“Water, taken in moderation, cannot hurt anybody” – Mark Twain
Maybe the radical ecologists and environmentalists were right. The battle for the earth’s limited resources is intensifying, and we find ourselves running low on the simplest of necessities, like clean drinking water.
I’m not talking about sub-Saharan Africa. No, the crisis has reached our shores right here in America. The city of Portland just found itself 8 million gallons short of drinking water. That’s not to say that people went without, the city just found itself with 8 million fewer gallons than expected.
“Why is that?” you ask. It turns out that security cameras caught a young man urinating in the reservoir. So, the city flushed the whole thing (story here).
Overreaction? Depends on who you are. If you’re a rational human being, then I suppose it is. If you’re a Portland resident, then I suppose the answer is still “yes”. Urine is sterile. Furthermore, the reservoir is drained twice a year for cleaning, and crews find “animal carcasses, paint cans, construction material, fireworks debris and even the plastic bags people use to scoop up after their dogs.” (Is this worse than pee? YEP.)
But, if you’re a city bureaucrat who doesn’t want to have to field calls from grossed-out residents, then it’s perfectly reasonable. That’s David Shaff’s reasoning. He’s the head of the city’s water administration, and noted “Nobody wants to drink pee, and I don’t want to deal with the 100 people who would be unhappy that I’m serving them pee in their water.” That’s right, he doesn’t want to deal with the people.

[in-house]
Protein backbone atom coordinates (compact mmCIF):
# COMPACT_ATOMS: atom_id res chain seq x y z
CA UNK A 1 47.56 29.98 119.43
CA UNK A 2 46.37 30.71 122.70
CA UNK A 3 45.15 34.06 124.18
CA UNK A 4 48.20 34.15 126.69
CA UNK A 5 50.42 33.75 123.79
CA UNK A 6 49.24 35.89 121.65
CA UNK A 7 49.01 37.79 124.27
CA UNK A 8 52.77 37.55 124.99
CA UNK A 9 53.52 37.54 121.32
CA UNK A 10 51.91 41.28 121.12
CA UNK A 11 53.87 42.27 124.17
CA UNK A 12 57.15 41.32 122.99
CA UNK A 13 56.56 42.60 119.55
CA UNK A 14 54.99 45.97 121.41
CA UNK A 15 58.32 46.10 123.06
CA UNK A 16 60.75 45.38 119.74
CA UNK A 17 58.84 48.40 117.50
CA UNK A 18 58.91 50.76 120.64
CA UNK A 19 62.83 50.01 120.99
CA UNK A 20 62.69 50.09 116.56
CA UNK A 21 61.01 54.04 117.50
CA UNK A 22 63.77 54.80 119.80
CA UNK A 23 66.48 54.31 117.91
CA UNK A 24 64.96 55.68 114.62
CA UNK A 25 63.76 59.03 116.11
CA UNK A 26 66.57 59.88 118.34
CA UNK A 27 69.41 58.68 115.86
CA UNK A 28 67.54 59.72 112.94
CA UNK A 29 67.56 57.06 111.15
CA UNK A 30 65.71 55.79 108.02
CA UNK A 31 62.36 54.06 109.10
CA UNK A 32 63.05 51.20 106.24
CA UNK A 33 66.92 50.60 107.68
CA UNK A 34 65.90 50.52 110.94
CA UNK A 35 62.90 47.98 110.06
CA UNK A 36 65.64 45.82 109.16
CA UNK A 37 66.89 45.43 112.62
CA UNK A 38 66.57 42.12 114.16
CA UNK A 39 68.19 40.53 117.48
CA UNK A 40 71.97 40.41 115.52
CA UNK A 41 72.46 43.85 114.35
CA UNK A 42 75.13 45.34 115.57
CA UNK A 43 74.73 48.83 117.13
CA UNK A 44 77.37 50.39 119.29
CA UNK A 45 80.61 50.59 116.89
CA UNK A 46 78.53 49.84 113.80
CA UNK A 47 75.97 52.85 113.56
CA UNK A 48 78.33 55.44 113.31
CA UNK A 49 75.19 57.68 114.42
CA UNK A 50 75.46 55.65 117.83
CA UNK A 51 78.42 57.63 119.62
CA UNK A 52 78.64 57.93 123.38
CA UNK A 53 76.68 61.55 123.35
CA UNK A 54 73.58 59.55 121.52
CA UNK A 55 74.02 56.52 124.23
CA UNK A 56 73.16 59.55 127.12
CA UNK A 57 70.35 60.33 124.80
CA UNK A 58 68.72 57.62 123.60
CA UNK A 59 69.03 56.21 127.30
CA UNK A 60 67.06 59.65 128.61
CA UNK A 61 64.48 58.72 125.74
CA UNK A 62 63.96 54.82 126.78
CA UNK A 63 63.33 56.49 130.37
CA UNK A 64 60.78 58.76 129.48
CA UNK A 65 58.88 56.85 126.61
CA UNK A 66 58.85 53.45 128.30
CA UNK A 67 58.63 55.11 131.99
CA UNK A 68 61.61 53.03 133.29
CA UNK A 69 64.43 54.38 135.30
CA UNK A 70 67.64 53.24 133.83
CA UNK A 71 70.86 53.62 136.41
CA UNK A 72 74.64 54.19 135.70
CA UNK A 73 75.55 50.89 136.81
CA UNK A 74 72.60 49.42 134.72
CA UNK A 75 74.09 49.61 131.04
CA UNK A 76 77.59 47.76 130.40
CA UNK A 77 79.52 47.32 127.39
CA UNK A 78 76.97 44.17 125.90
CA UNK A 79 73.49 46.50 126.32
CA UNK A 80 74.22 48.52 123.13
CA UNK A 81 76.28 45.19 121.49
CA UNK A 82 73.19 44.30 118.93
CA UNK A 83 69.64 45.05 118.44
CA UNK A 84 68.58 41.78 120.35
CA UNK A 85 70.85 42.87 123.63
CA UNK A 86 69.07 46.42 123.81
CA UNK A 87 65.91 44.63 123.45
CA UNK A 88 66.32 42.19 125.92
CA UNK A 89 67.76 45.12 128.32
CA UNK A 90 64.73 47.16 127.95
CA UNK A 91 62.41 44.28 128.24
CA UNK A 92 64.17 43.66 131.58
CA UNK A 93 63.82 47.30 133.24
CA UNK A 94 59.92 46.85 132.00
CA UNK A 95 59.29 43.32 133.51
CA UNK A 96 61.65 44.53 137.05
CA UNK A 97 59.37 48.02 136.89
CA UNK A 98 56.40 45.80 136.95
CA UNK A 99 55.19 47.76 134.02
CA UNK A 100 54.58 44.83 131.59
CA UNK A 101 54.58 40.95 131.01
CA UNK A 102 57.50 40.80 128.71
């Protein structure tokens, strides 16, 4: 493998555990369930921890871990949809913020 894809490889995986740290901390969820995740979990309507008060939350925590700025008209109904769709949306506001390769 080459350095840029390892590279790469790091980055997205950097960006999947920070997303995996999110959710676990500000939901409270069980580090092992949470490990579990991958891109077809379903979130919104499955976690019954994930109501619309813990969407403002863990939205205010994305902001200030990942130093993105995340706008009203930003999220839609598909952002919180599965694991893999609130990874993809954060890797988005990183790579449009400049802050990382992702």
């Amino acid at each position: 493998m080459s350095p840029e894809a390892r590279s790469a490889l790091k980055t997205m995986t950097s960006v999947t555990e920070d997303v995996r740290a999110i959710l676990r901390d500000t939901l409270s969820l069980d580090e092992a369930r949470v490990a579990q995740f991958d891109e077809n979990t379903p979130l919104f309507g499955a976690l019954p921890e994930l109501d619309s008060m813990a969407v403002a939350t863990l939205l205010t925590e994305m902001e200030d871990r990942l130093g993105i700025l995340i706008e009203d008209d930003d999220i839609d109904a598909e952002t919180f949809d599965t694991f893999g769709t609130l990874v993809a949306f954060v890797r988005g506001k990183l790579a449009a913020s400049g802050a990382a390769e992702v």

The water is apparently “worth” $28,000. If we take Shaff’s “100 person” estimate at face value, he’s willing to spend $280 a person to avoid a difficult phone call that would last all of about 2 minutes while he explains that there are absolutely no health concerns. That’s a pretty steep price tag for convenience. But why not? It’s not his money – it’s the people’s. Bureaucrats are unshy about spending other people’s money to make their lives easier.